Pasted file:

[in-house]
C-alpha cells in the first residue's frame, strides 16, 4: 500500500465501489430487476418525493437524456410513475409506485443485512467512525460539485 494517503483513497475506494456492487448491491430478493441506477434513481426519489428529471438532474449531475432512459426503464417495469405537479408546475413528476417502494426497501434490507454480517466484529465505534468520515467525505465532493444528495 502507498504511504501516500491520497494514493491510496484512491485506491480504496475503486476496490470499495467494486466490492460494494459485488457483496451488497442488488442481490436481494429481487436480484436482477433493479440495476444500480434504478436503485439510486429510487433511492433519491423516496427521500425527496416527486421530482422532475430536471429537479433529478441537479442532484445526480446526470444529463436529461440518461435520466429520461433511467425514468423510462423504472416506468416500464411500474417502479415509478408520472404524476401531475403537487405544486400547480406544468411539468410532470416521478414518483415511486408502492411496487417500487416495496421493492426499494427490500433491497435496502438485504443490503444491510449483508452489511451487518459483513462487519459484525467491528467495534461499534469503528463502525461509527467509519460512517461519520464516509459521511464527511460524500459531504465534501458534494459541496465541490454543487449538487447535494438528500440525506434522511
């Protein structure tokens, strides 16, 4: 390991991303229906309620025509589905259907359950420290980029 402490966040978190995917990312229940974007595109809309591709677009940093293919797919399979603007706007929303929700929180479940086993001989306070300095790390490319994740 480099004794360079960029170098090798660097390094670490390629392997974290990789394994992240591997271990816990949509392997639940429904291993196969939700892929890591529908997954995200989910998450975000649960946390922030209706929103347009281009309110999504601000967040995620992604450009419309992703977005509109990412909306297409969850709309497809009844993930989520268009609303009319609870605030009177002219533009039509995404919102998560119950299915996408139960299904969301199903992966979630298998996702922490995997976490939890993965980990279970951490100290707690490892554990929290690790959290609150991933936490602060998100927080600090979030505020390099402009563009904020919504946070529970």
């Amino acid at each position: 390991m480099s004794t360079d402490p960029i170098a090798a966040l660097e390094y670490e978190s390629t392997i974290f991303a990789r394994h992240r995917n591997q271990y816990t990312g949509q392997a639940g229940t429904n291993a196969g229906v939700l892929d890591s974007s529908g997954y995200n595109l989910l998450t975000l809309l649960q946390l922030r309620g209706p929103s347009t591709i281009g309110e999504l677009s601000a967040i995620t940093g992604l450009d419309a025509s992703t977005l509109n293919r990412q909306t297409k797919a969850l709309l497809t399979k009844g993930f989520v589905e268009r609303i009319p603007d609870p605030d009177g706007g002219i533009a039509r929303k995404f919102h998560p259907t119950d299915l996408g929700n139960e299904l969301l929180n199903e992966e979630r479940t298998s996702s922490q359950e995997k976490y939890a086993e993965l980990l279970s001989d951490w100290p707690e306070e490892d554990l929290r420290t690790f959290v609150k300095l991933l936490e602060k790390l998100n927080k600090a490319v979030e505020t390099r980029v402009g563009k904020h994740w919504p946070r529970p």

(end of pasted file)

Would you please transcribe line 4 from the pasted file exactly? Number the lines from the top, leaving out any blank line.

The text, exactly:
């Amino acid at each position: 390991m480099s004794t360079d402490p960029i170098a090798a966040l660097e390094y670490e978190s390629t392997i974290f991303a990789r394994h992240r995917n591997q271990y816990t990312g949509q392997a639940g229940t429904n291993a196969g229906v939700l892929d890591s974007s529908g997954y995200n595109l989910l998450t975000l809309l649960q946390l922030r309620g209706p929103s347009t591709i281009g309110e999504l677009s601000a967040i995620t940093g992604l450009d419309a025509s992703t977005l509109n293919r990412q909306t297409k797919a969850l709309l497809t399979k009844g993930f989520v589905e268009r609303i009319p603007d609870p605030d009177g706007g002219i533009a039509r929303k995404f919102h998560p259907t119950d299915l996408g929700n139960e299904l969301l929180n199903e992966e979630r479940t298998s996702s922490q359950e995997k976490y939890a086993e993965l980990l279970s001989d951490w100290p707690e306070e490892d554990l929290r420290t690790f959290v609150k300095l991933l936490e602060k790390l998100n927080k600090a490319v979030e505020t390099r980029v402009g563009k904020h994740w919504p946070r529970p």